pegaspargase

A modified form of asparaginase, an anticancer drug that belongs to the family of drugs derived from enzymes.

pegfilgrastim

A drug used to increase numbers of white blood cells in patients who are receiving chemotherapy. It belongs to the family of drugs called colony-stimulating factors. Also called Neulasta and filgrastim-SD/01.

peldesine

A substance that is being studied for the treatment of cancer.

pelvic

Having to do with the pelvis (the lower part of the abdomen located between the hip bones).

pelvic exam

A physical examination of the vagina, cervix, uterus, fallopian tubes, ovaries, and rectum.

pelvic exenteration

Surgery to remove the lower colon, rectum, and bladder, and create stomata (openings) through which urine and stool are passed out of the body. In women, the cervix, vagina, ovaries, and nearby lymph nodes are also removed.

pelvic lymphadenectomy

Surgery to remove lymph nodes in the pelvis for examination under a microscope to see if they contain cancer.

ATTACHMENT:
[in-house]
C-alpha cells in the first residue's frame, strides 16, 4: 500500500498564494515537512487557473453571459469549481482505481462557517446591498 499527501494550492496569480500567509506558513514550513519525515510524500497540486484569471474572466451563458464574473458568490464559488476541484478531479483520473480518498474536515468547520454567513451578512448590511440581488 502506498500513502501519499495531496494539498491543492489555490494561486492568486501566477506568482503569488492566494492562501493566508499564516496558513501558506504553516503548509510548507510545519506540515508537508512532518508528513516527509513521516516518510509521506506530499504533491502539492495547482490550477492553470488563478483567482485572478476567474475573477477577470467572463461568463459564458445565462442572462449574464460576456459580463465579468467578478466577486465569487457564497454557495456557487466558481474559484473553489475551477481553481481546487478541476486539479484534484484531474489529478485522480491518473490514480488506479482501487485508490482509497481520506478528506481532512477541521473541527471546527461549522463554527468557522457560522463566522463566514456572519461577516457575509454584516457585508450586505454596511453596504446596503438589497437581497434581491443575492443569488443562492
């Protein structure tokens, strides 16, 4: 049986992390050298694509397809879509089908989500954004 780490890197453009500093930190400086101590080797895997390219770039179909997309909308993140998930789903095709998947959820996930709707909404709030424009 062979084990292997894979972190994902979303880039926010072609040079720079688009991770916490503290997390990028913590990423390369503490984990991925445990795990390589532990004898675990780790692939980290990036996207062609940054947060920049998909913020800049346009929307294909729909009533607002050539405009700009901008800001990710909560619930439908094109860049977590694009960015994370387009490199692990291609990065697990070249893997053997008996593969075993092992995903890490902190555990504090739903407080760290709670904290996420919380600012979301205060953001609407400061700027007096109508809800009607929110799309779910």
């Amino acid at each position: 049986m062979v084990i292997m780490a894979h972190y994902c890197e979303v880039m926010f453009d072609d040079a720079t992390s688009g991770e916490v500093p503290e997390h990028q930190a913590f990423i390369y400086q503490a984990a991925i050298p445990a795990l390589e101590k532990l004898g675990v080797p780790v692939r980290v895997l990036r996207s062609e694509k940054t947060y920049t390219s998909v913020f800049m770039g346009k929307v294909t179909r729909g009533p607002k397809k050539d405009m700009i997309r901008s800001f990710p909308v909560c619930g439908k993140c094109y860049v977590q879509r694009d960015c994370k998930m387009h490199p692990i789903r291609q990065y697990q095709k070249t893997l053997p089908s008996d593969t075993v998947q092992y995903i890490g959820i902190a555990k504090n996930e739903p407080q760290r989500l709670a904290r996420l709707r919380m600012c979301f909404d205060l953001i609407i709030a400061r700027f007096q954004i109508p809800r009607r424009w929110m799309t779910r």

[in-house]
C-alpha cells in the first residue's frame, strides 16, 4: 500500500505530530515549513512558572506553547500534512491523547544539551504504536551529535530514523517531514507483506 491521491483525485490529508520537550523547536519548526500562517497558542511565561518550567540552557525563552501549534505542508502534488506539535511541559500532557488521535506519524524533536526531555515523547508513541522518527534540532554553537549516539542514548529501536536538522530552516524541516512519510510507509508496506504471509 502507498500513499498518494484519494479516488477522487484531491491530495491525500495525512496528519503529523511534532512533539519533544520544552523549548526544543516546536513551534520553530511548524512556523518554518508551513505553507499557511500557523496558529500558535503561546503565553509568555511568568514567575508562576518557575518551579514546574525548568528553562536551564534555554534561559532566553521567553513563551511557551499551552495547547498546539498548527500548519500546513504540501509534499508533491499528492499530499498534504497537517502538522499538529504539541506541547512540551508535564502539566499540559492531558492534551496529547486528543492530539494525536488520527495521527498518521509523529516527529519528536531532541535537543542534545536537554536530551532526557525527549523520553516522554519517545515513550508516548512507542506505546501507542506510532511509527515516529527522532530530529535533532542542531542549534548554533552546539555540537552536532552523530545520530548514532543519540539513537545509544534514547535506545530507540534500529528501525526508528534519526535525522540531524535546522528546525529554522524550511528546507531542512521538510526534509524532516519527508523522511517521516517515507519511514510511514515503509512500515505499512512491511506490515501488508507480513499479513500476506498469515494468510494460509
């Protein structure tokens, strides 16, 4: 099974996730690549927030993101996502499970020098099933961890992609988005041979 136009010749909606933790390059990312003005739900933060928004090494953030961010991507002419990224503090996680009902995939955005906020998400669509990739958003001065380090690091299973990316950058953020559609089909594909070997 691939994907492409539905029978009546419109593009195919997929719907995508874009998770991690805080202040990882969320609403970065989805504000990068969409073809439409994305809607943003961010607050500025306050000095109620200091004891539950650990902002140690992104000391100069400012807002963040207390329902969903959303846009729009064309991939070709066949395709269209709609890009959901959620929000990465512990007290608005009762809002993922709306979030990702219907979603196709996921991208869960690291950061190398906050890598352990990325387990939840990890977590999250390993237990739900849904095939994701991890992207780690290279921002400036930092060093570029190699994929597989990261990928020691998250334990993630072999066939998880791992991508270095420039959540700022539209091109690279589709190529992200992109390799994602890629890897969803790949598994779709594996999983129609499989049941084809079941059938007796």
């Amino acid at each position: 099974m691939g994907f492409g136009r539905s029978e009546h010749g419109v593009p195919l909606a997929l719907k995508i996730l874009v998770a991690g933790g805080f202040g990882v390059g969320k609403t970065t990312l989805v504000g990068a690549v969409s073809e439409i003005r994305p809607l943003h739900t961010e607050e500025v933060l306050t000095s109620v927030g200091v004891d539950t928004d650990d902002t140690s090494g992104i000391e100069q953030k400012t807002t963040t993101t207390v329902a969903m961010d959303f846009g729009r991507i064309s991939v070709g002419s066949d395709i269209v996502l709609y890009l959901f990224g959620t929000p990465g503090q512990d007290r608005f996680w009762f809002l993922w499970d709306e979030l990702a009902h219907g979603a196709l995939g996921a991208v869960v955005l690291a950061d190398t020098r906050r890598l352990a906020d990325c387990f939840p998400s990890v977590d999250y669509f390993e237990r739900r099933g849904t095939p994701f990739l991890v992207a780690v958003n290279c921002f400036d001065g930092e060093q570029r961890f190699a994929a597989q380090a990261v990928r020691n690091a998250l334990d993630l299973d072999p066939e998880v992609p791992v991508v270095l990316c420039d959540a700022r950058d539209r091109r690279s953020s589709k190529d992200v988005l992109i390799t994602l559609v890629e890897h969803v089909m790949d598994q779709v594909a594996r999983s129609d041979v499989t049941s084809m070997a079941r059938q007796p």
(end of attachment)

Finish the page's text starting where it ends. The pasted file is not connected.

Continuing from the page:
pelvic wall

The muscles and ligaments that line the part of the body between the hips.

pelvis

The lower part of the abdomen, located between the hip bones.

pemetrexed disodium

A drug that is used to treat malignant pleural mesothelioma and advanced non-small cell lung cancer and is being studied in the treatment of other types of cancer. It belongs to the family of drugs called enzyme inhibitors. Also called Alimta and LY231514.

penclomedine

A substance that is being studied in the treatment of cancer. It belongs to the family of drugs called alkylating agents.